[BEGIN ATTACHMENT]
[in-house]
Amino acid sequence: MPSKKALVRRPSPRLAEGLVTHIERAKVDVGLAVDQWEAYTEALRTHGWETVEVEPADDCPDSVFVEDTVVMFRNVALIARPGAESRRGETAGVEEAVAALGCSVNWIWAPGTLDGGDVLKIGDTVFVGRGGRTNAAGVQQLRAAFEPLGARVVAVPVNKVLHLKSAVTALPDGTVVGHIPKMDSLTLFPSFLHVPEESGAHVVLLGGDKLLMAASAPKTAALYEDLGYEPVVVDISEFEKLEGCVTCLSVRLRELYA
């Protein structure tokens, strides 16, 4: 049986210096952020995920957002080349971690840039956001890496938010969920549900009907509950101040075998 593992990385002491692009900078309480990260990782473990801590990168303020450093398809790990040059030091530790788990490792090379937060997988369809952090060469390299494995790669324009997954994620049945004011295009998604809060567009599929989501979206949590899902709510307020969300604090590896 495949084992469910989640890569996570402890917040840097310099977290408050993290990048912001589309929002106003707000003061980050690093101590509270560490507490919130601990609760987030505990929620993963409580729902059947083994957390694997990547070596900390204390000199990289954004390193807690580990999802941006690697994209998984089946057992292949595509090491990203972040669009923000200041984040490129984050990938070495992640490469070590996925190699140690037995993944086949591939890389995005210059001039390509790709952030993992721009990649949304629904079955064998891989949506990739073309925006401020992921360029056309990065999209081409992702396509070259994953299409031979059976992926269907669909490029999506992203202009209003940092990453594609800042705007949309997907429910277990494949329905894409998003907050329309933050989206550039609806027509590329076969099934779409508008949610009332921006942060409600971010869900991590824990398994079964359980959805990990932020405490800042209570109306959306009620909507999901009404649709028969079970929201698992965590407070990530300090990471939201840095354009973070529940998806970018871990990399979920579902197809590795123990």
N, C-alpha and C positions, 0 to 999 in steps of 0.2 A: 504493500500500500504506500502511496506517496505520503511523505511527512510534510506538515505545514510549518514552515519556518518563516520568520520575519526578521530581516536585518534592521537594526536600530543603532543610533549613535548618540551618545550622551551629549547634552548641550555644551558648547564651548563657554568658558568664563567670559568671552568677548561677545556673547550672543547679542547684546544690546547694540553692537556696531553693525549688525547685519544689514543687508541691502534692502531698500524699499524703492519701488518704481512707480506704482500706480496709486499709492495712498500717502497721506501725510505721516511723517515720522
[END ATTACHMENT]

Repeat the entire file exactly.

[in-house]
Amino acid sequence: MPSKKALVRRPSPRLAEGLVTHIERAKVDVGLAVDQWEAYTEALRTHGWETVEVEPADDCPDSVFVEDTVVMFRNVALIARPGAESRRGETAGVEEAVAALGCSVNWIWAPGTLDGGDVLKIGDTVFVGRGGRTNAAGVQQLRAAFEPLGARVVAVPVNKVLHLKSAVTALPDGTVVGHIPKMDSLTLFPSFLHVPEESGAHVVLLGGDKLLMAASAPKTAALYEDLGYEPVVVDISEFEKLEGCVTCLSVRLRELYA
């Protein structure tokens, strides 16, 4: 049986210096952020995920957002080349971690840039956001890496938010969920549900009907509950101040075998 593992990385002491692009900078309480990260990782473990801590990168303020450093398809790990040059030091530790788990490792090379937060997988369809952090060469390299494995790669324009997954994620049945004011295009998604809060567009599929989501979206949590899902709510307020969300604090590896 495949084992469910989640890569996570402890917040840097310099977290408050993290990048912001589309929002106003707000003061980050690093101590509270560490507490919130601990609760987030505990929620993963409580729902059947083994957390694997990547070596900390204390000199990289954004390193807690580990999802941006690697994209998984089946057992292949595509090491990203972040669009923000200041984040490129984050990938070495992640490469070590996925190699140690037995993944086949591939890389995005210059001039390509790709952030993992721009990649949304629904079955064998891989949506990739073309925006401020992921360029056309990065999209081409992702396509070259994953299409031979059976992926269907669909490029999506992203202009209003940092990453594609800042705007949309997907429910277990494949329905894409998003907050329309933050989206550039609806027509590329076969099934779409508008949610009332921006942060409600971010869900991590824990398994079964359980959805990990932020405490800042209570109306959306009620909507999901009404649709028969079970929201698992965590407070990530300090990471939201840095354009973070529940998806970018871990990399979920579902197809590795123990």
N, C-alpha and C positions, 0 to 999 in steps of 0.2 A: 504493500500500500504506500502511496506517496505520503511523505511527512510534510506538515505545514510549518514552515519556518518563516520568520520575519526578521530581516536585518534592521537594526536600530543603532543610533549613535548618540551618545550622551551629549547634552548641550555644551558648547564651548563657554568658558568664563567670559568671552568677548561677545556673547550672543547679542547684546544690546547694540553692537556696531553693525549688525547685519544689514543687508541691502534692502531698500524699499524703492519701488518704481512707480506704482500706480496709486499709492495712498500717502497721506501725510505721516511723517515720522